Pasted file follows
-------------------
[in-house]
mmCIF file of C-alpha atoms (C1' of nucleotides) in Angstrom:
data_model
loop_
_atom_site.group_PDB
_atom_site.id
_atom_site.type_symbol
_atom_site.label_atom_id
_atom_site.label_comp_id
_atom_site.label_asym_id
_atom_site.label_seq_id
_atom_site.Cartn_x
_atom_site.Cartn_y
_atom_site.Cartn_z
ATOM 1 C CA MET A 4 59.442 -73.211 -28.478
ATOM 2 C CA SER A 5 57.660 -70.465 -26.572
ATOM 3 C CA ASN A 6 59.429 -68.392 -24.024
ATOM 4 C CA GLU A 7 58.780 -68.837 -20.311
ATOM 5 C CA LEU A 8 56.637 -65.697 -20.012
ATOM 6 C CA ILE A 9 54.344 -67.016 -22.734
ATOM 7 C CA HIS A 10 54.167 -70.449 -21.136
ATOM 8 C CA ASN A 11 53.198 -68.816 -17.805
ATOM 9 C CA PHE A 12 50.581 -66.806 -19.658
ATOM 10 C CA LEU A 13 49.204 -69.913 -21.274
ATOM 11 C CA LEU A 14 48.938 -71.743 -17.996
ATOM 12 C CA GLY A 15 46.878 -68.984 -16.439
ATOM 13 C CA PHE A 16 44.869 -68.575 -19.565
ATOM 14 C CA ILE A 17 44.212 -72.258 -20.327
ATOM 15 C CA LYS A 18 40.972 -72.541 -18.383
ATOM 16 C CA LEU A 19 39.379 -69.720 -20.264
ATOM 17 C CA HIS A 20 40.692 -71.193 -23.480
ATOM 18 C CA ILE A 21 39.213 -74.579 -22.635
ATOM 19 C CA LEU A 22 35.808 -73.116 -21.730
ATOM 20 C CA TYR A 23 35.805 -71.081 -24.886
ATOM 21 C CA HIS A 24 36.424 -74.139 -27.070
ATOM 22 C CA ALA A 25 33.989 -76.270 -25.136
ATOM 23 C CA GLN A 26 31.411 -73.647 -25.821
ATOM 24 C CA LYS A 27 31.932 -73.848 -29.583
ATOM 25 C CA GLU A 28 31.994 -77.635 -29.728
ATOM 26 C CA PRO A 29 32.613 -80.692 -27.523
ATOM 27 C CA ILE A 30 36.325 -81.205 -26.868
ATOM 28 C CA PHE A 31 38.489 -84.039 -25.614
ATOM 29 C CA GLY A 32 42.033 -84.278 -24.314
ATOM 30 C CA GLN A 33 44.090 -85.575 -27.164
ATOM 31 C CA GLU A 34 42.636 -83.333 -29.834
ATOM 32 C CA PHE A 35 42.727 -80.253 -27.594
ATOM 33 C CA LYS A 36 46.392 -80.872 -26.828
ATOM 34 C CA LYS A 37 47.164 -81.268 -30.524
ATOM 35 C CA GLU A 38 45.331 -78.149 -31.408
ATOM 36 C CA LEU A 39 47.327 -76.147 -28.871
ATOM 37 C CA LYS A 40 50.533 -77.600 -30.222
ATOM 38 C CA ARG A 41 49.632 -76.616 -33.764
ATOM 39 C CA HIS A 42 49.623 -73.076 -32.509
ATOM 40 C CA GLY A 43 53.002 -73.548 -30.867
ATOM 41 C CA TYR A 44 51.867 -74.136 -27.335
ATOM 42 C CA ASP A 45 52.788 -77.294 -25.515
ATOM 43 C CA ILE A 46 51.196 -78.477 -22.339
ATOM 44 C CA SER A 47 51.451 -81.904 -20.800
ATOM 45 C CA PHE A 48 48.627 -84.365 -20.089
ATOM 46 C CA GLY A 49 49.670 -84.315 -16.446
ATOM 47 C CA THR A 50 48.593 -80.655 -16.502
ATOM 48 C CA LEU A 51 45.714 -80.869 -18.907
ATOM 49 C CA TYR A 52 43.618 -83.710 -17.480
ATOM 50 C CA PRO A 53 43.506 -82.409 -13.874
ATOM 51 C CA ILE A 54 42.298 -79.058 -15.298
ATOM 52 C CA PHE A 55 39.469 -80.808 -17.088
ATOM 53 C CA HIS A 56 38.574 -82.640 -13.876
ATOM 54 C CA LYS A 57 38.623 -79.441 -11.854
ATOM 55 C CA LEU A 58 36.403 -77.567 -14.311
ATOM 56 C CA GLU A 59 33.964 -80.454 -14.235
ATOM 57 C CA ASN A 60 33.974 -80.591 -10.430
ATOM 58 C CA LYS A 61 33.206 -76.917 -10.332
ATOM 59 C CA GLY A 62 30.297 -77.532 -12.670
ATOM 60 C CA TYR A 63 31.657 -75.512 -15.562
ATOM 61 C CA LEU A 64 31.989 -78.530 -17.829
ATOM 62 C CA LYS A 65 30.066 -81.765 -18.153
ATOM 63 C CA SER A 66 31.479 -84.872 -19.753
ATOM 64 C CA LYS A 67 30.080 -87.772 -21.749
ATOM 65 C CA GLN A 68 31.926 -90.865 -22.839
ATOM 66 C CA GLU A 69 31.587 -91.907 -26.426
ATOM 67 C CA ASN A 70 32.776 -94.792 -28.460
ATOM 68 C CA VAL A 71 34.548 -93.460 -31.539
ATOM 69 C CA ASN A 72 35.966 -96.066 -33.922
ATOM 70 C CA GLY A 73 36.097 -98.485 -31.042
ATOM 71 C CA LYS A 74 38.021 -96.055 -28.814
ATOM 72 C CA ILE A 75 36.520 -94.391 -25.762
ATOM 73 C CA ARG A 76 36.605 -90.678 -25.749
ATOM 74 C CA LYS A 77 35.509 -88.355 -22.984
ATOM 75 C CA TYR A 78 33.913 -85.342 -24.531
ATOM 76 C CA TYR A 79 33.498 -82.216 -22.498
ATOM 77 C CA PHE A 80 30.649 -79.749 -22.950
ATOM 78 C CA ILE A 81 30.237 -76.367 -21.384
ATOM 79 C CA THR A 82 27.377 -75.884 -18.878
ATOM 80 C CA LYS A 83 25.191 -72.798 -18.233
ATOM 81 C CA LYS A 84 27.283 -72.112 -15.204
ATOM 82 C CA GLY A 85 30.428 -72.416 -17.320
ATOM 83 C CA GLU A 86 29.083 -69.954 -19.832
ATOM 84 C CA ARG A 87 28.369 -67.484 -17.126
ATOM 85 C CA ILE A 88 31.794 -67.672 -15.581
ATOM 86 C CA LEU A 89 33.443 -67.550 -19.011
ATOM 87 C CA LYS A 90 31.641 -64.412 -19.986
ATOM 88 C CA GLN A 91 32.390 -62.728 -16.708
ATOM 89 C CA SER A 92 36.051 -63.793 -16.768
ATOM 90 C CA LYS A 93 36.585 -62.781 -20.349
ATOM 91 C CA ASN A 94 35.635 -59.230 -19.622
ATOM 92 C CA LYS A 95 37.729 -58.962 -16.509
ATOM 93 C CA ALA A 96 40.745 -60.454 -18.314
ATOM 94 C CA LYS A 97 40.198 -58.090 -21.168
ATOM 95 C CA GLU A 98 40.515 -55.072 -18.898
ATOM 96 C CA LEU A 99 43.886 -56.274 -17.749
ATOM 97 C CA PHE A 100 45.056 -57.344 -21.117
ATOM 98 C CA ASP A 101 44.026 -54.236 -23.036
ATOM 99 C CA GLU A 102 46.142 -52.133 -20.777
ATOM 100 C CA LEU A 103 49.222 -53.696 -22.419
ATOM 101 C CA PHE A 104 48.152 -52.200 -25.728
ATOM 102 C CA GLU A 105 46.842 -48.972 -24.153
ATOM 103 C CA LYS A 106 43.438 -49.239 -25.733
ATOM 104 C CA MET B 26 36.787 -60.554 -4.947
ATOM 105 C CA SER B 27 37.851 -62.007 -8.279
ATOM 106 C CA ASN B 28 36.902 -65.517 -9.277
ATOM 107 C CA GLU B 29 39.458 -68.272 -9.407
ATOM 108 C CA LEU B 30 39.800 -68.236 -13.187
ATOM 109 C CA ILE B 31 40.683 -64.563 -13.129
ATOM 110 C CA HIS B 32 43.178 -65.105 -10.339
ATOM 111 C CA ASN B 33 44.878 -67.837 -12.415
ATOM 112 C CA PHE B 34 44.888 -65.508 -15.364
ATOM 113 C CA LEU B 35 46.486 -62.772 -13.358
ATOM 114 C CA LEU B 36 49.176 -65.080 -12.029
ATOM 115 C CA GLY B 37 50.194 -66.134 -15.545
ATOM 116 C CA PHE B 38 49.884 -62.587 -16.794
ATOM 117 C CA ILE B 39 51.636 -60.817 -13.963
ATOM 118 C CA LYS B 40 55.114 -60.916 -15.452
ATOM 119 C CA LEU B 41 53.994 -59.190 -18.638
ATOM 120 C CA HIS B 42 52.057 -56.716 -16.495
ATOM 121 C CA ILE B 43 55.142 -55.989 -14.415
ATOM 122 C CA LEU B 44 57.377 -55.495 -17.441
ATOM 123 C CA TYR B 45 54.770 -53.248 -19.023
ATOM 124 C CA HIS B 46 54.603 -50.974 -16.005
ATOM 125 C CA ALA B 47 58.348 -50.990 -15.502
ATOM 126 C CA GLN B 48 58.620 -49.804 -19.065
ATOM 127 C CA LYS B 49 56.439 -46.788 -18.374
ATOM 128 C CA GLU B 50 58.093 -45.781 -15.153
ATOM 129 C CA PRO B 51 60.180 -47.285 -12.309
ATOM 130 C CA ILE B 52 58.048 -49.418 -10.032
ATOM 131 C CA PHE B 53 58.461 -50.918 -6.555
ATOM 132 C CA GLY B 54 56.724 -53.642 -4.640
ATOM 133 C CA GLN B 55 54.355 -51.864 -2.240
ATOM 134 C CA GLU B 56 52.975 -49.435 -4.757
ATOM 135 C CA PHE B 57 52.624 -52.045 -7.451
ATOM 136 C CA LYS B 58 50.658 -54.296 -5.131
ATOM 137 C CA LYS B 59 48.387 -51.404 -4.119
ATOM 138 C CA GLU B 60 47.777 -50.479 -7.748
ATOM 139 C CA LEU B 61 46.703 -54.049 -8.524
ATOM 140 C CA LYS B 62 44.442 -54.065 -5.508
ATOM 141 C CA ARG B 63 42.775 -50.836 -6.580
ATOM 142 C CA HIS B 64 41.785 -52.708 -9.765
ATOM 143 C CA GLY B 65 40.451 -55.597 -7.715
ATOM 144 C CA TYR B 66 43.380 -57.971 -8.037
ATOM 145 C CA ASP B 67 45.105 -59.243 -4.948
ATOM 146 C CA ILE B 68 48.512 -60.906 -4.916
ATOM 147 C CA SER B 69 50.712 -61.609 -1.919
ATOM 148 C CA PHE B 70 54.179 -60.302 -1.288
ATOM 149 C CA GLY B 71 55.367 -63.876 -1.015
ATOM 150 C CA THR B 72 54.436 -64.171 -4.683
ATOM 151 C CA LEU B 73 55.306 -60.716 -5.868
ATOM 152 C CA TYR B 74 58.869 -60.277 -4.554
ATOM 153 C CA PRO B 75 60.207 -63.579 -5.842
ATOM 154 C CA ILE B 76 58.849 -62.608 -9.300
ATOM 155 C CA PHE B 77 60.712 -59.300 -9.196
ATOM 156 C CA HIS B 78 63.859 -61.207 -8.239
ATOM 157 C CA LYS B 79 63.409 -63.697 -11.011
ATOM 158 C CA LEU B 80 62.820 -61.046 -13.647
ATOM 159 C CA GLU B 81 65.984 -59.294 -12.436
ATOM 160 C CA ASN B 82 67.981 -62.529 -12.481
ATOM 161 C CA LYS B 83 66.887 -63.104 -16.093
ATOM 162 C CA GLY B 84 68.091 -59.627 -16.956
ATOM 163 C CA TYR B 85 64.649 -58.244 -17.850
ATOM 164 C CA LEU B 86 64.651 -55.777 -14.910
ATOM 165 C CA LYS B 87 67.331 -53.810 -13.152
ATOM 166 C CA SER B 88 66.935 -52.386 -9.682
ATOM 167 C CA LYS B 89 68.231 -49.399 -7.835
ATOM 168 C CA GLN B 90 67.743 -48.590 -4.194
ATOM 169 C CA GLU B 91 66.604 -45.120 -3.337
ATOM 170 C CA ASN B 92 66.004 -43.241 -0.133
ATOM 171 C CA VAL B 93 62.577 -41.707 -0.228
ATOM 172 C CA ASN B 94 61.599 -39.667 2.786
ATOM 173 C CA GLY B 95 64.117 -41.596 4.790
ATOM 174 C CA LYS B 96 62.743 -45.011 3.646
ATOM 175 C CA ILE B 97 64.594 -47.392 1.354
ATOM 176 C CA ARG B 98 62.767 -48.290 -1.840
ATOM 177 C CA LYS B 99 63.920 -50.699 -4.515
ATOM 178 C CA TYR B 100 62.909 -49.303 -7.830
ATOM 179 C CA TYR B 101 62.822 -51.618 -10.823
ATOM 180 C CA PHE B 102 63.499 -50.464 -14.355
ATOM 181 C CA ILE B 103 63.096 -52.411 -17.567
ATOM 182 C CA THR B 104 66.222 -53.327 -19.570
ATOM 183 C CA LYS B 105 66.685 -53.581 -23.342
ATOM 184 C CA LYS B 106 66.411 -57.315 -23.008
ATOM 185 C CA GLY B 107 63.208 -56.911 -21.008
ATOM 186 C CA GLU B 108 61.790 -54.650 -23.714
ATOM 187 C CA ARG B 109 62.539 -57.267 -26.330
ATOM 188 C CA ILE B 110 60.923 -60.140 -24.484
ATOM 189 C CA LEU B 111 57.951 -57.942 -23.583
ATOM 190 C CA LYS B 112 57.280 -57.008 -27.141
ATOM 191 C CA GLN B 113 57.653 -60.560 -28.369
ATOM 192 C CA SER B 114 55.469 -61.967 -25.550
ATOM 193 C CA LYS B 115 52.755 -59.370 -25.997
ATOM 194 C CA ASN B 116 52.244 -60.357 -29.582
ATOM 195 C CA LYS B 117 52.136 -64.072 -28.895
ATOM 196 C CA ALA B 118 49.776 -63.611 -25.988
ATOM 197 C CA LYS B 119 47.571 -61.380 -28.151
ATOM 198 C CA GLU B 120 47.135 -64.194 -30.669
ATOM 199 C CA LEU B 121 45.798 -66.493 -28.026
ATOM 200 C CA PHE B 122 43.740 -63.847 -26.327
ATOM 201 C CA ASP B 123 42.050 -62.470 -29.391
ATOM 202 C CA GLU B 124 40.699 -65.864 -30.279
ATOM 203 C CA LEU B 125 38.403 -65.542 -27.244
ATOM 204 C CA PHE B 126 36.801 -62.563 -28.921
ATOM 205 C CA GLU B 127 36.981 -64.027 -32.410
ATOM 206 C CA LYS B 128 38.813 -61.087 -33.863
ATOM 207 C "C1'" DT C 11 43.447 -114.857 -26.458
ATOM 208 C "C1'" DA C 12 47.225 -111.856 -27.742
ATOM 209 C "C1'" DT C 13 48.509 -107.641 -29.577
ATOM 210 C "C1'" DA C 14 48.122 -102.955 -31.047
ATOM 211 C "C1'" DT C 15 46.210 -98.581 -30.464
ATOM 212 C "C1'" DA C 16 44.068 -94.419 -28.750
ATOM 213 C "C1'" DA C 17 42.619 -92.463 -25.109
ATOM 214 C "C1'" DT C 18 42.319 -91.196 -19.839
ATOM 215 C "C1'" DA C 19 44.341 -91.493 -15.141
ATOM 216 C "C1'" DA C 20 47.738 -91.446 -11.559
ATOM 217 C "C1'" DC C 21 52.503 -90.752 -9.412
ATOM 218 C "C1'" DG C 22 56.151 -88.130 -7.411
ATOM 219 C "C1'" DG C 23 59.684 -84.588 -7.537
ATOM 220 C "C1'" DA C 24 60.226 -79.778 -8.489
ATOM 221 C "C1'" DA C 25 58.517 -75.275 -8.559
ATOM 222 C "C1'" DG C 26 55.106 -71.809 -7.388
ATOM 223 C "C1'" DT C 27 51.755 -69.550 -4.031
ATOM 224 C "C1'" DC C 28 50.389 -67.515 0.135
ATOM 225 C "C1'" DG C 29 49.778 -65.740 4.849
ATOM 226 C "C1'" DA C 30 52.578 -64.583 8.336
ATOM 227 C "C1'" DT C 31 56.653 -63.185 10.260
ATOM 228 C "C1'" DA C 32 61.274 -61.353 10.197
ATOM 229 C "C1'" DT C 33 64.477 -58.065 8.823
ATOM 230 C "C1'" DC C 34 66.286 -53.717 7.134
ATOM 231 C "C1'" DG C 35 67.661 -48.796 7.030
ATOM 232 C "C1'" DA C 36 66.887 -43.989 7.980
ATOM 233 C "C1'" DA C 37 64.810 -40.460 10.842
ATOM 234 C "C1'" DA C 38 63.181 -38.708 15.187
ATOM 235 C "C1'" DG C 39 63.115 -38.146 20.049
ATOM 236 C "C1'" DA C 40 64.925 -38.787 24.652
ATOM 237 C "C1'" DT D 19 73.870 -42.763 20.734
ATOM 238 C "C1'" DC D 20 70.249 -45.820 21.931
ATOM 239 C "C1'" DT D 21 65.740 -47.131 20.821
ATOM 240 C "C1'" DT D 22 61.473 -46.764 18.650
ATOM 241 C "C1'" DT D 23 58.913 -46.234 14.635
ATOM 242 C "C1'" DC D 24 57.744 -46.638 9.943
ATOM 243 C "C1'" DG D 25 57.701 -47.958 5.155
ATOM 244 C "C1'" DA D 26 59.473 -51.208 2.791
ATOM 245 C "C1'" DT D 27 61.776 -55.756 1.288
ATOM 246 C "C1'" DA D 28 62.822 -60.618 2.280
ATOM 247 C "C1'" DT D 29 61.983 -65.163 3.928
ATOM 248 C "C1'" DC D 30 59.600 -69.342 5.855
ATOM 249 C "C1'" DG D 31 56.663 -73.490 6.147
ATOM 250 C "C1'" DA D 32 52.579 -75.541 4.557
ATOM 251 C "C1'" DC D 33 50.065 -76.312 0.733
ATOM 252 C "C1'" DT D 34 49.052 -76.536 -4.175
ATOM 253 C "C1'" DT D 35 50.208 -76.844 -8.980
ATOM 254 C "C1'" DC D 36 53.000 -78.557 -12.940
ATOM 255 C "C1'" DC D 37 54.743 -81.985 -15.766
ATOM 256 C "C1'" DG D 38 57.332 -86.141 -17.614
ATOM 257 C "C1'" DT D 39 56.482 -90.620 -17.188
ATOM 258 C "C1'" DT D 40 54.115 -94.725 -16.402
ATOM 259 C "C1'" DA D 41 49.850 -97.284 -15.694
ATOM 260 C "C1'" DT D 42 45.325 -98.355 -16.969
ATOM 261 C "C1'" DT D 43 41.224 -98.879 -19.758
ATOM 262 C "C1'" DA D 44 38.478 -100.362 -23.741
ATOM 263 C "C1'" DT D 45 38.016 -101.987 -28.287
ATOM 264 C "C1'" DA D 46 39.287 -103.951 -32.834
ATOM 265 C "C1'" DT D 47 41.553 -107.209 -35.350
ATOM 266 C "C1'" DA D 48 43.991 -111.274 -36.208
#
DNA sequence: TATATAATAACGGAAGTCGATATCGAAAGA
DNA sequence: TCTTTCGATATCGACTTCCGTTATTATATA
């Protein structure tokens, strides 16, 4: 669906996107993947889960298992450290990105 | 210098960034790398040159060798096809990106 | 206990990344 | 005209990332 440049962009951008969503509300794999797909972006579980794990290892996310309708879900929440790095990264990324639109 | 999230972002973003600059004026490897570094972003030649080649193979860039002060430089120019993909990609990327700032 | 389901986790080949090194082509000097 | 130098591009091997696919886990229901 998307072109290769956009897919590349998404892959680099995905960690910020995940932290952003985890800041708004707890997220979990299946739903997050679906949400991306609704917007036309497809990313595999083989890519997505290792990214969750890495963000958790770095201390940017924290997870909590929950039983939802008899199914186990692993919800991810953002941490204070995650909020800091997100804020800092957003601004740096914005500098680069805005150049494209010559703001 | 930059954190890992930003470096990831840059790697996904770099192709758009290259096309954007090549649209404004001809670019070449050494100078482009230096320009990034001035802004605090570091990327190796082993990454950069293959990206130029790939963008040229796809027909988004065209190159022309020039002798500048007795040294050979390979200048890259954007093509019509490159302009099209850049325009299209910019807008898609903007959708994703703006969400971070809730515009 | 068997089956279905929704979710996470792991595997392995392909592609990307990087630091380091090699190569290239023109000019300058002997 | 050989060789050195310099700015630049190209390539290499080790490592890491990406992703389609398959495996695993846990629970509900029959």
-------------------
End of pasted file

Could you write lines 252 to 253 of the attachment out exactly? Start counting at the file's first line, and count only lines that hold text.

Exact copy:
ATOM 238 C "C1'" DC D 20 70.249 -45.820 21.931
ATOM 239 C "C1'" DT D 21 65.740 -47.131 20.821